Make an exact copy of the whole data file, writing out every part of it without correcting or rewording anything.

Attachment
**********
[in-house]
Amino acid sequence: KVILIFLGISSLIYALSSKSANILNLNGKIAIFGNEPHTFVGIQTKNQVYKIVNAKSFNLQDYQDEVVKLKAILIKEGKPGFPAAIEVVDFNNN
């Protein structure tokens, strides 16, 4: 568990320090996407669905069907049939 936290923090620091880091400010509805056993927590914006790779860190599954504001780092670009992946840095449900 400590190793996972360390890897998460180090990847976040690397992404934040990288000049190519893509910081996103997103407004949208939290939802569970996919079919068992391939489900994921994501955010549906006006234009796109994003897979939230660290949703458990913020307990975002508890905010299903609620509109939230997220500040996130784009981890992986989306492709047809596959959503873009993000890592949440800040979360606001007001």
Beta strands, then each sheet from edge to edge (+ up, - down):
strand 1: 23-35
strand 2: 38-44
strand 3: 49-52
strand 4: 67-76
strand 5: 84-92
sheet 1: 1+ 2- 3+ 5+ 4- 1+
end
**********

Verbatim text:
[in-house]
Amino acid sequence: KVILIFLGISSLIYALSSKSANILNLNGKIAIFGNEPHTFVGIQTKNQVYKIVNAKSFNLQDYQDEVVKLKAILIKEGKPGFPAAIEVVDFNNN
């Protein structure tokens, strides 16, 4: 568990320090996407669905069907049939 936290923090620091880091400010509805056993927590914006790779860190599954504001780092670009992946840095449900 400590190793996972360390890897998460180090990847976040690397992404934040990288000049190519893509910081996103997103407004949208939290939802569970996919079919068992391939489900994921994501955010549906006006234009796109994003897979939230660290949703458990913020307990975002508890905010299903609620509109939230997220500040996130784009981890992986989306492709047809596959959503873009993000890592949440800040979360606001007001």
Beta strands, then each sheet from edge to edge (+ up, - down):
strand 1: 23-35
strand 2: 38-44
strand 3: 49-52
strand 4: 67-76
strand 5: 84-92
sheet 1: 1+ 2- 3+ 5+ 4- 1+
end